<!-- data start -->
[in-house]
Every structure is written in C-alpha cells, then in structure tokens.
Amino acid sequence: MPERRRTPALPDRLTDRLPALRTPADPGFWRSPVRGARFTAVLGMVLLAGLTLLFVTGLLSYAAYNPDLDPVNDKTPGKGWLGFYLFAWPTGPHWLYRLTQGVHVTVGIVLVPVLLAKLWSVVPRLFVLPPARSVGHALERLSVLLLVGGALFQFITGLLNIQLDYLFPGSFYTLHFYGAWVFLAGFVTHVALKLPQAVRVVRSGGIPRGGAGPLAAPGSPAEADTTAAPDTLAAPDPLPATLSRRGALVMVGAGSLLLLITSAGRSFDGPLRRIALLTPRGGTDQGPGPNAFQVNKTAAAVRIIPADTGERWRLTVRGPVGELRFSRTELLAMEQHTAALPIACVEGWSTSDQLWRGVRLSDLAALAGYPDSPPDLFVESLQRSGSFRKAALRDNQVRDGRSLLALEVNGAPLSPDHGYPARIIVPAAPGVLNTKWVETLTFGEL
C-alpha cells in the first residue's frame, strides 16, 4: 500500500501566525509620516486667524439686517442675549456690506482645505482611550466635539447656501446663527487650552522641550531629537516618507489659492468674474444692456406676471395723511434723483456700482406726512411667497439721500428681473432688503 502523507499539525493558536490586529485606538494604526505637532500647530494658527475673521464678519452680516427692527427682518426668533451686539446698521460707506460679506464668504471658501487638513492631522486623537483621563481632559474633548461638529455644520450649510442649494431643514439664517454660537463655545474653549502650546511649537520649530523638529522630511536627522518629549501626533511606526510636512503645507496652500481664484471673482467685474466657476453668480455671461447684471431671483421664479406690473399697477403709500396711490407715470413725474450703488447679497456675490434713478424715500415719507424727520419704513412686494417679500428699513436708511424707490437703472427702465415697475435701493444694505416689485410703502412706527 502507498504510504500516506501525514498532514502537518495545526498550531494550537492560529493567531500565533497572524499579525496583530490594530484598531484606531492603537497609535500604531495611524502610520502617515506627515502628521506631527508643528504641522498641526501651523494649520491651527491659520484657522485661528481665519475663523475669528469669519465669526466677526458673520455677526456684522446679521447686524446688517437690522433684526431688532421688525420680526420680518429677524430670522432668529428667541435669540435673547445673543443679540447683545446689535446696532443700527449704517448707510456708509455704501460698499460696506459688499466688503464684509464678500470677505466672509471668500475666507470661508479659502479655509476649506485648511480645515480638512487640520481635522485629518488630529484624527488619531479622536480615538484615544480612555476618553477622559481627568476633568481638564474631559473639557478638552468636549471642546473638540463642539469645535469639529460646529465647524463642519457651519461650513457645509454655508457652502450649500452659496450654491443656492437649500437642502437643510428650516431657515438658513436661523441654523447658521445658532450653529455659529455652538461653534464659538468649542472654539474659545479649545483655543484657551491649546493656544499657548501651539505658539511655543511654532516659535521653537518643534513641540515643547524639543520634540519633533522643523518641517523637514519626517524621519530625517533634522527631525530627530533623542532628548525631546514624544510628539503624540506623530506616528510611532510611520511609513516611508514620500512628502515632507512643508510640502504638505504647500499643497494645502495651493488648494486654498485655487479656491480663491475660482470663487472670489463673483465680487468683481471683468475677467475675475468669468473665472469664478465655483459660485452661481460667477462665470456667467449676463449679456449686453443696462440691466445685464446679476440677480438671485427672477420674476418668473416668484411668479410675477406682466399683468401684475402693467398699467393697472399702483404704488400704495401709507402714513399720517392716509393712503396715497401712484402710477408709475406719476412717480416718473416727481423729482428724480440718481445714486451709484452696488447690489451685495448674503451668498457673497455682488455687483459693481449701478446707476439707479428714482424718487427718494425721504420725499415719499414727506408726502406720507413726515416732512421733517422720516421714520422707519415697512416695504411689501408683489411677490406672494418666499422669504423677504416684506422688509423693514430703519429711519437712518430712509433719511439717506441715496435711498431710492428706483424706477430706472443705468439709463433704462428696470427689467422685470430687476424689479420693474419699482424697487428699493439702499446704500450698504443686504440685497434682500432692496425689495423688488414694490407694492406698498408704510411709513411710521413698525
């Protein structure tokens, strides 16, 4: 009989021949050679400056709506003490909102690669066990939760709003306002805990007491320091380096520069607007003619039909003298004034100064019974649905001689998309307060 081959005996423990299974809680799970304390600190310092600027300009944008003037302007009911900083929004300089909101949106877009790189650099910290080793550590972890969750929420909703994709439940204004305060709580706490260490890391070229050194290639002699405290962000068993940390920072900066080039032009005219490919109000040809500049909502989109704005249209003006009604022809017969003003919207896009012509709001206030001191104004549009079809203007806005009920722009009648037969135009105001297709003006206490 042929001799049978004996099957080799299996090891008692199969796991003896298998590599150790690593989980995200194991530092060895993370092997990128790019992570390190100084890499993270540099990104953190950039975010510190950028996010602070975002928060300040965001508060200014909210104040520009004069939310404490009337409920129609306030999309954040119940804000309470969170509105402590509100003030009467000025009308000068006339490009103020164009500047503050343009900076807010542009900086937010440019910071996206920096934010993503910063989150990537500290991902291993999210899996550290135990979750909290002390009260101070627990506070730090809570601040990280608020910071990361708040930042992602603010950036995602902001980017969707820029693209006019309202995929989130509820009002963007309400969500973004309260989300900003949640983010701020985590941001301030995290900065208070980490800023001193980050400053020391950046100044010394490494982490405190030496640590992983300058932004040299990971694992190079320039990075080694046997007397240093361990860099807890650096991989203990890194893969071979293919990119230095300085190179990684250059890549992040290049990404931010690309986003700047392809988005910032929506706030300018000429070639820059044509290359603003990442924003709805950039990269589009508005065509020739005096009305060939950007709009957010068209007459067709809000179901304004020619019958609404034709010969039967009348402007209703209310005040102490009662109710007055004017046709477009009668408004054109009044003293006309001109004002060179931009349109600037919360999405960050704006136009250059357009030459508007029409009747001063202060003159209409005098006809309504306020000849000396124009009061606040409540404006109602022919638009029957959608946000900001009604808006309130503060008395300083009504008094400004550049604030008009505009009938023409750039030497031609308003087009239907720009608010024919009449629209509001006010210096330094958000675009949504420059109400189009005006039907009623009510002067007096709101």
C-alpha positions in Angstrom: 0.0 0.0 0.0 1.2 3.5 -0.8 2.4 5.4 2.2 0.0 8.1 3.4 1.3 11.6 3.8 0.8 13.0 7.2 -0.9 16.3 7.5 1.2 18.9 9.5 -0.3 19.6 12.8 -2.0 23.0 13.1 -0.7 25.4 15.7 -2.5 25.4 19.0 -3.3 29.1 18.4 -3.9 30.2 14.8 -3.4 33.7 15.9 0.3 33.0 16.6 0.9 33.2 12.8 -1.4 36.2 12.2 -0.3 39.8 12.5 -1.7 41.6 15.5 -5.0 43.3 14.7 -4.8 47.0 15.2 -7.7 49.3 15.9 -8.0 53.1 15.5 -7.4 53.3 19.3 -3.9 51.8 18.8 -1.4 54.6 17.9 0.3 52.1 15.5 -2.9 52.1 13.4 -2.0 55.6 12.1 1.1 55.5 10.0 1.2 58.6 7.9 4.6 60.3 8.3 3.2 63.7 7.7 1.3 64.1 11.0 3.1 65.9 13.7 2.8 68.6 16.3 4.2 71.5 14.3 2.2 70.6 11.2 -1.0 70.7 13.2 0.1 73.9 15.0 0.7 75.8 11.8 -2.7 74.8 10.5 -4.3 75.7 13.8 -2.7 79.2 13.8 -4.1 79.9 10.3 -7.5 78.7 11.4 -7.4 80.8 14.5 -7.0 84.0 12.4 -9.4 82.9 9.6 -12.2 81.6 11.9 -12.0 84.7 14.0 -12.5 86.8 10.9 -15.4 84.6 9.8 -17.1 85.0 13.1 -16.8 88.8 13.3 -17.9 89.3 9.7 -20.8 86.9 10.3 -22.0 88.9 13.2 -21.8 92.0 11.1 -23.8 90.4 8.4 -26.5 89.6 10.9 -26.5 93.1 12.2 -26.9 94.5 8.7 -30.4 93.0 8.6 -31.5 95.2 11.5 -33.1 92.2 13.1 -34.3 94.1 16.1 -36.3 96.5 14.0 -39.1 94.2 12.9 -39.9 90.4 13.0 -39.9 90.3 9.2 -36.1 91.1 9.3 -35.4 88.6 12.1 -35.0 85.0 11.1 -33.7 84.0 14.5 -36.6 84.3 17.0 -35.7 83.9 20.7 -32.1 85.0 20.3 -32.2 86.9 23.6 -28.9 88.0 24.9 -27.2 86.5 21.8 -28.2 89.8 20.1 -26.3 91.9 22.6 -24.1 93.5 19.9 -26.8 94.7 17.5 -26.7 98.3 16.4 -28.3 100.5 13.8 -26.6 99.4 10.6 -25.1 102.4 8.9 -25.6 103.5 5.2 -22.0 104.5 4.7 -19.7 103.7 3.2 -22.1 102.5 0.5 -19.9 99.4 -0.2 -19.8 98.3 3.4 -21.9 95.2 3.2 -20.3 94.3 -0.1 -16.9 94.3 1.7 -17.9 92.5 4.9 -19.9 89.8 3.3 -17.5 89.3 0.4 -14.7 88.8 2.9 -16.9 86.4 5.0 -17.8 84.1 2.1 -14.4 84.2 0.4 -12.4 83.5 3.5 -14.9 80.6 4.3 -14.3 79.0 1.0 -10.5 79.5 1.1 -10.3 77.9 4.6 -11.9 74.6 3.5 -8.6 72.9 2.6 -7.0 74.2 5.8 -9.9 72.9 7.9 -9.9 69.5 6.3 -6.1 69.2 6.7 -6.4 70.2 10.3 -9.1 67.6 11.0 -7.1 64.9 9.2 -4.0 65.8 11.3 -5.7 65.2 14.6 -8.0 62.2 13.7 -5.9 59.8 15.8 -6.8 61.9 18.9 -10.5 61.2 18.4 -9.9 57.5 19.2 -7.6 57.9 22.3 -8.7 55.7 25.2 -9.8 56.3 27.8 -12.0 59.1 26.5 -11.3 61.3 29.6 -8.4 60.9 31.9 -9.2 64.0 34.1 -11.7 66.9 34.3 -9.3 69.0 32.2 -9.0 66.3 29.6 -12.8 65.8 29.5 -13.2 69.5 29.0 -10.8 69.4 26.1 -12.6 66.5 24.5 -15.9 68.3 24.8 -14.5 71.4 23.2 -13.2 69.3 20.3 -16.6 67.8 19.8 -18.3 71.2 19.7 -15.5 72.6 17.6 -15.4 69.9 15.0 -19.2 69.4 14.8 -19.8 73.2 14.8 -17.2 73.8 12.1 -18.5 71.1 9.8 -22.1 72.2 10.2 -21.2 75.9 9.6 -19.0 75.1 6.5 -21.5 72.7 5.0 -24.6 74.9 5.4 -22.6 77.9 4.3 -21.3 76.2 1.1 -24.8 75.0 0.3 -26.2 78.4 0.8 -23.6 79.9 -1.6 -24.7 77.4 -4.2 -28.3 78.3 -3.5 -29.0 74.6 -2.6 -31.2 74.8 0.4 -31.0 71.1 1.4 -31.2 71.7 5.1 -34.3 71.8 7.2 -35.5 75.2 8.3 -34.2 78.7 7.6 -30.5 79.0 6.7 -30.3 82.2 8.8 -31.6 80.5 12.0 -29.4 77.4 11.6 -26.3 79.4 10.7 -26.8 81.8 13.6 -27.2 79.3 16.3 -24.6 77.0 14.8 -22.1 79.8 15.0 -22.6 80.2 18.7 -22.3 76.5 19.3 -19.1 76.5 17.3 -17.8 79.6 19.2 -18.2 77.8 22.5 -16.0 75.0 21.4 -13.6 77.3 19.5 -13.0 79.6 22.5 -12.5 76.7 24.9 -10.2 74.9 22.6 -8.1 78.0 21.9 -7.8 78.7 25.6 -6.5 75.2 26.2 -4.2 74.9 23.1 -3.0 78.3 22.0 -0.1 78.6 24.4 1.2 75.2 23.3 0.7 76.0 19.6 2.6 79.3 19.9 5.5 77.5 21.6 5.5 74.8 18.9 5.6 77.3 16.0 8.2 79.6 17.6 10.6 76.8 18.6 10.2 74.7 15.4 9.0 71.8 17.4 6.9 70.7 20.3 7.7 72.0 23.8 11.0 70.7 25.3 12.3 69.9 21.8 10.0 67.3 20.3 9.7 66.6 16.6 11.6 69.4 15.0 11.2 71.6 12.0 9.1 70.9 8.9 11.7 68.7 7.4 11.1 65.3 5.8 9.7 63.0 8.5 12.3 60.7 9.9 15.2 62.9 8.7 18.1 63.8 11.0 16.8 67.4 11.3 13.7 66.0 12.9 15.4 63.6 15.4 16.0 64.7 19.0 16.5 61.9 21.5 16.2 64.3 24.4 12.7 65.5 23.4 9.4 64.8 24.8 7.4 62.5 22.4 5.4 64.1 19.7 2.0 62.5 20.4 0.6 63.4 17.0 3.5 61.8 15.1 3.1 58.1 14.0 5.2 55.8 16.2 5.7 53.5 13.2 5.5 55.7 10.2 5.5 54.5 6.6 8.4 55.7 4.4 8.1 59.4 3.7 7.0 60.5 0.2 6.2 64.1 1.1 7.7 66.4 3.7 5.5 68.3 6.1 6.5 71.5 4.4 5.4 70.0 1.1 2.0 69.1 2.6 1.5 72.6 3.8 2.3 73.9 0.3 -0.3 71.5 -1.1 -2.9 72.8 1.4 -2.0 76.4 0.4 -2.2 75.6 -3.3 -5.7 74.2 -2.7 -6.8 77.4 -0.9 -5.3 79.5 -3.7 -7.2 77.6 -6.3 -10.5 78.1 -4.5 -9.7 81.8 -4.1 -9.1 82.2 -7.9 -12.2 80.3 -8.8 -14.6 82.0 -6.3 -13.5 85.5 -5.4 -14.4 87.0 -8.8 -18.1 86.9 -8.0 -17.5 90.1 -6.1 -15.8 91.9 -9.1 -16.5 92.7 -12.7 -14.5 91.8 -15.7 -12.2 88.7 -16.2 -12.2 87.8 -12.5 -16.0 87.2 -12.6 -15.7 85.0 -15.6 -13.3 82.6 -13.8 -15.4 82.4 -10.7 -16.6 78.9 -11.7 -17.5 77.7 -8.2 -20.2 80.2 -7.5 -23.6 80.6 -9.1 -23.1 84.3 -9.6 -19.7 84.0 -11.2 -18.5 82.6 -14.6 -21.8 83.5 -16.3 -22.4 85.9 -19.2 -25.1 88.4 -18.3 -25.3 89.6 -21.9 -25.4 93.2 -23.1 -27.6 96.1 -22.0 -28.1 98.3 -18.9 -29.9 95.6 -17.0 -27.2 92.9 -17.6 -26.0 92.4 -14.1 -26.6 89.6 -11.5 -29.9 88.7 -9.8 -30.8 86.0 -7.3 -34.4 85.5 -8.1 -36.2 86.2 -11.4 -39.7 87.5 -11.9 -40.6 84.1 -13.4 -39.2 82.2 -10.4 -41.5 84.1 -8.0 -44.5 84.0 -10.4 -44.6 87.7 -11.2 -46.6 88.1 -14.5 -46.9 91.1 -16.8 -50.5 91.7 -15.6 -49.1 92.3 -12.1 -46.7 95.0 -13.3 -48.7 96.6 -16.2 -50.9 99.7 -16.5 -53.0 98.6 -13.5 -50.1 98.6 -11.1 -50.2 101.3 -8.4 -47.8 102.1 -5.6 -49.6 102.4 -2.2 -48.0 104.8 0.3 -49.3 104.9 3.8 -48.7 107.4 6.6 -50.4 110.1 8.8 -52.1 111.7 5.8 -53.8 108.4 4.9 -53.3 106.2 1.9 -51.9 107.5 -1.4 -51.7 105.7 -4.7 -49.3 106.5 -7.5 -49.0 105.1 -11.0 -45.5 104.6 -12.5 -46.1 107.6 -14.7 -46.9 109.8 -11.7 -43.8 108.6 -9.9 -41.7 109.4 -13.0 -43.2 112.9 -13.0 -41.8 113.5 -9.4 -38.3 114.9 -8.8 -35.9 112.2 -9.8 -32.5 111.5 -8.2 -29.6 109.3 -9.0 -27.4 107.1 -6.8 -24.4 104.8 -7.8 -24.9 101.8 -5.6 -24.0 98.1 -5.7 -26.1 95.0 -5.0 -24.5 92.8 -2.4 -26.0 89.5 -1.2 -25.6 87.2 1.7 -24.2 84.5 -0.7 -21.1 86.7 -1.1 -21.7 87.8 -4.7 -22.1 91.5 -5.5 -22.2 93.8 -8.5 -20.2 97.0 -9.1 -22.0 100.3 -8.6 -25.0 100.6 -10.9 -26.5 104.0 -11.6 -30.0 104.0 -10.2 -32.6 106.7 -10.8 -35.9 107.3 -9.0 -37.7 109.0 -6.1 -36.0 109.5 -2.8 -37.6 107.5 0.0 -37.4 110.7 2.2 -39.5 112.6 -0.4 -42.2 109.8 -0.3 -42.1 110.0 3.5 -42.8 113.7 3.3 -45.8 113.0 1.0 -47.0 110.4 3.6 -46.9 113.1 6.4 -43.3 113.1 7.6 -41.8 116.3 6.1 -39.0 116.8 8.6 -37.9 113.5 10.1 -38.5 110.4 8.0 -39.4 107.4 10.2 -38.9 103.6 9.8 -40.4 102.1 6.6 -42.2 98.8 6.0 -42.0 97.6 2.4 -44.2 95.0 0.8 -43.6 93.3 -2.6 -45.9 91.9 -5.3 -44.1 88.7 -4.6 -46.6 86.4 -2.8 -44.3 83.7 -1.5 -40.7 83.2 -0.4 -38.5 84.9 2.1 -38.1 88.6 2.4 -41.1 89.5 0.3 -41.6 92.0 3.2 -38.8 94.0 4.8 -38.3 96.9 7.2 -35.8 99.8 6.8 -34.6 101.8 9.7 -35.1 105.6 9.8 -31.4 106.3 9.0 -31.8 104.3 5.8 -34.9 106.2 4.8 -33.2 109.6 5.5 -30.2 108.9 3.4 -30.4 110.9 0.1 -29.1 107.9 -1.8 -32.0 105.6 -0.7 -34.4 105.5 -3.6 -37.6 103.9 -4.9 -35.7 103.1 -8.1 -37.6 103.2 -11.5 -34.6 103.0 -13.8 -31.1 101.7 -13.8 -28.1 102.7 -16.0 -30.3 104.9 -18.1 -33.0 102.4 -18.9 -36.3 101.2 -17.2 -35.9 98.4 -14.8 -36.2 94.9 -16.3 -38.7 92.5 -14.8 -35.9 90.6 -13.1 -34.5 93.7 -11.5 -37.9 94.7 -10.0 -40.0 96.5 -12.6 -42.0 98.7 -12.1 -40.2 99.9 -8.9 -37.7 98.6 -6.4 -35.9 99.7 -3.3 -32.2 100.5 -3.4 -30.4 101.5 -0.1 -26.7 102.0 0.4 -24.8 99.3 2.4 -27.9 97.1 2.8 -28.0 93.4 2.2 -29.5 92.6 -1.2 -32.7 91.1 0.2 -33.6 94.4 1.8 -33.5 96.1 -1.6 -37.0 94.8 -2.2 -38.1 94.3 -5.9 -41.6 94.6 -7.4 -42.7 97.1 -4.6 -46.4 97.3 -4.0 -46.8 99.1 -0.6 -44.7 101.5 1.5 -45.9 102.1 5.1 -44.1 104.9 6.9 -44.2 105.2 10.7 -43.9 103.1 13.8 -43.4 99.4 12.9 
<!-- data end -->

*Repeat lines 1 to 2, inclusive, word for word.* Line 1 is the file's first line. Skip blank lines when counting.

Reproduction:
[in-house]
Every structure is written in C-alpha cells, then in structure tokens.